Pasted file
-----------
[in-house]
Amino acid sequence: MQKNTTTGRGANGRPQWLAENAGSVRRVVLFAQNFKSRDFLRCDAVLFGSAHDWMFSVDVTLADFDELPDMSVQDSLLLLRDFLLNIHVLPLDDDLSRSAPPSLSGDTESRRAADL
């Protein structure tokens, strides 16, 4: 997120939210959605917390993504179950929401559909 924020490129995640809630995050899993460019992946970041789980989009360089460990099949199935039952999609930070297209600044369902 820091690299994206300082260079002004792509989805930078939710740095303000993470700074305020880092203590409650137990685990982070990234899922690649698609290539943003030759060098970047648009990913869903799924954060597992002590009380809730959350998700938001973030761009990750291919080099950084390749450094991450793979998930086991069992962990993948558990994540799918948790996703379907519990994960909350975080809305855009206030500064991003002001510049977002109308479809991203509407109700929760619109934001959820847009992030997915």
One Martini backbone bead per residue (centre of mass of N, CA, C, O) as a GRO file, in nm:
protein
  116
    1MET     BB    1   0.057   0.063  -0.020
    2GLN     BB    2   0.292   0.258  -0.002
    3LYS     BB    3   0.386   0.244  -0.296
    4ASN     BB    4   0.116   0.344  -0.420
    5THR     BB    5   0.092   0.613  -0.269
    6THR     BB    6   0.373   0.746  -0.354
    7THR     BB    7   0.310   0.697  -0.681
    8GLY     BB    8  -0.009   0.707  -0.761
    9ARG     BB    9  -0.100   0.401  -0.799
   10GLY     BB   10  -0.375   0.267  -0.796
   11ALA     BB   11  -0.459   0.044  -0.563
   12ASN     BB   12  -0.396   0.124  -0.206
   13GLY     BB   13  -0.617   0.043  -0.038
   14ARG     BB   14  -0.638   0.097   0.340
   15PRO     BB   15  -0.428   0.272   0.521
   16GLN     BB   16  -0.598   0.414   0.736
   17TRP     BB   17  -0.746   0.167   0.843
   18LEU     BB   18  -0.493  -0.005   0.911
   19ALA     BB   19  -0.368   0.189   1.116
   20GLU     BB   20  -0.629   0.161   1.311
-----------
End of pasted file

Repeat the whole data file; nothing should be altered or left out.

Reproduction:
[in-house]
Amino acid sequence: MQKNTTTGRGANGRPQWLAENAGSVRRVVLFAQNFKSRDFLRCDAVLFGSAHDWMFSVDVTLADFDELPDMSVQDSLLLLRDFLLNIHVLPLDDDLSRSAPPSLSGDTESRRAADL
């Protein structure tokens, strides 16, 4: 997120939210959605917390993504179950929401559909 924020490129995640809630995050899993460019992946970041789980989009360089460990099949199935039952999609930070297209600044369902 820091690299994206300082260079002004792509989805930078939710740095303000993470700074305020880092203590409650137990685990982070990234899922690649698609290539943003030759060098970047648009990913869903799924954060597992002590009380809730959350998700938001973030761009990750291919080099950084390749450094991450793979998930086991069992962990993948558990994540799918948790996703379907519990994960909350975080809305855009206030500064991003002001510049977002109308479809991203509407109700929760619109934001959820847009992030997915």
One Martini backbone bead per residue (centre of mass of N, CA, C, O) as a GRO file, in nm:
protein
  116
    1MET     BB    1   0.057   0.063  -0.020
    2GLN     BB    2   0.292   0.258  -0.002
    3LYS     BB    3   0.386   0.244  -0.296
    4ASN     BB    4   0.116   0.344  -0.420
    5THR     BB    5   0.092   0.613  -0.269
    6THR     BB    6   0.373   0.746  -0.354
    7THR     BB    7   0.310   0.697  -0.681
    8GLY     BB    8  -0.009   0.707  -0.761
    9ARG     BB    9  -0.100   0.401  -0.799
   10GLY     BB   10  -0.375   0.267  -0.796
   11ALA     BB   11  -0.459   0.044  -0.563
   12ASN     BB   12  -0.396   0.124  -0.206
   13GLY     BB   13  -0.617   0.043  -0.038
   14ARG     BB   14  -0.638   0.097   0.340
   15PRO     BB   15  -0.428   0.272   0.521
   16GLN     BB   16  -0.598   0.414   0.736
   17TRP     BB   17  -0.746   0.167   0.843
   18LEU     BB   18  -0.493  -0.005   0.911
   19ALA     BB   19  -0.368   0.189   1.116
   20GLU     BB   20  -0.629   0.161   1.311